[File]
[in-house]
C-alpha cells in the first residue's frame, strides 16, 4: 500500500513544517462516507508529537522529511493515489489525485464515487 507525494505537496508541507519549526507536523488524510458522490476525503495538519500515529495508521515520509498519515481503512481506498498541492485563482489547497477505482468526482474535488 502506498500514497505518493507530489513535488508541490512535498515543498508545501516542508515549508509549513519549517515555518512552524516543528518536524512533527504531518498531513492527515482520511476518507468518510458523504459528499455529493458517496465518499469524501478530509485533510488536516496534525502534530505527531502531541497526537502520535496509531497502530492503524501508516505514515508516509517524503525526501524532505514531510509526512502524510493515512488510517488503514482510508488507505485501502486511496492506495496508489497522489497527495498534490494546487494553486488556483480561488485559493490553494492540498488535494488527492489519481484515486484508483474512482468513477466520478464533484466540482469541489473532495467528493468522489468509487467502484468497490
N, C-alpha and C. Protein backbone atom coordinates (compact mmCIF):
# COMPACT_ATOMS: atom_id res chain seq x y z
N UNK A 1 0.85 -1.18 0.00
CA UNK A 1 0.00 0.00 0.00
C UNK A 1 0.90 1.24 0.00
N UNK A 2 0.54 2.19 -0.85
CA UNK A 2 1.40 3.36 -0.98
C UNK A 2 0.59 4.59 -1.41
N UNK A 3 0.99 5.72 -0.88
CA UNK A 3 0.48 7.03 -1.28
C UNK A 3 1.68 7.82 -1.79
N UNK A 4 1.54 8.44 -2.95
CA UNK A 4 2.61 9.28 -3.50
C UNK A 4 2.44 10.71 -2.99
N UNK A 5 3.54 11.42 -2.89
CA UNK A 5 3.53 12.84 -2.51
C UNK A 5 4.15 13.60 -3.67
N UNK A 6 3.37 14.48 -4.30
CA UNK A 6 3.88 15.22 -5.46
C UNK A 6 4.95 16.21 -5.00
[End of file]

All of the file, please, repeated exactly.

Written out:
[in-house]
C-alpha cells in the first residue's frame, strides 16, 4: 500500500513544517462516507508529537522529511493515489489525485464515487 507525494505537496508541507519549526507536523488524510458522490476525503495538519500515529495508521515520509498519515481503512481506498498541492485563482489547497477505482468526482474535488 502506498500514497505518493507530489513535488508541490512535498515543498508545501516542508515549508509549513519549517515555518512552524516543528518536524512533527504531518498531513492527515482520511476518507468518510458523504459528499455529493458517496465518499469524501478530509485533510488536516496534525502534530505527531502531541497526537502520535496509531497502530492503524501508516505514515508516509517524503525526501524532505514531510509526512502524510493515512488510517488503514482510508488507505485501502486511496492506495496508489497522489497527495498534490494546487494553486488556483480561488485559493490553494492540498488535494488527492489519481484515486484508483474512482468513477466520478464533484466540482469541489473532495467528493468522489468509487467502484468497490
N, C-alpha and C. Protein backbone atom coordinates (compact mmCIF):
# COMPACT_ATOMS: atom_id res chain seq x y z
N UNK A 1 0.85 -1.18 0.00
CA UNK A 1 0.00 0.00 0.00
C UNK A 1 0.90 1.24 0.00
N UNK A 2 0.54 2.19 -0.85
CA UNK A 2 1.40 3.36 -0.98
C UNK A 2 0.59 4.59 -1.41
N UNK A 3 0.99 5.72 -0.88
CA UNK A 3 0.48 7.03 -1.28
C UNK A 3 1.68 7.82 -1.79
N UNK A 4 1.54 8.44 -2.95
CA UNK A 4 2.61 9.28 -3.50
C UNK A 4 2.44 10.71 -2.99
N UNK A 5 3.54 11.42 -2.89
CA UNK A 5 3.53 12.84 -2.51
C UNK A 5 4.15 13.60 -3.67
N UNK A 6 3.37 14.48 -4.30
CA UNK A 6 3.88 15.22 -5.46
C UNK A 6 4.95 16.21 -5.00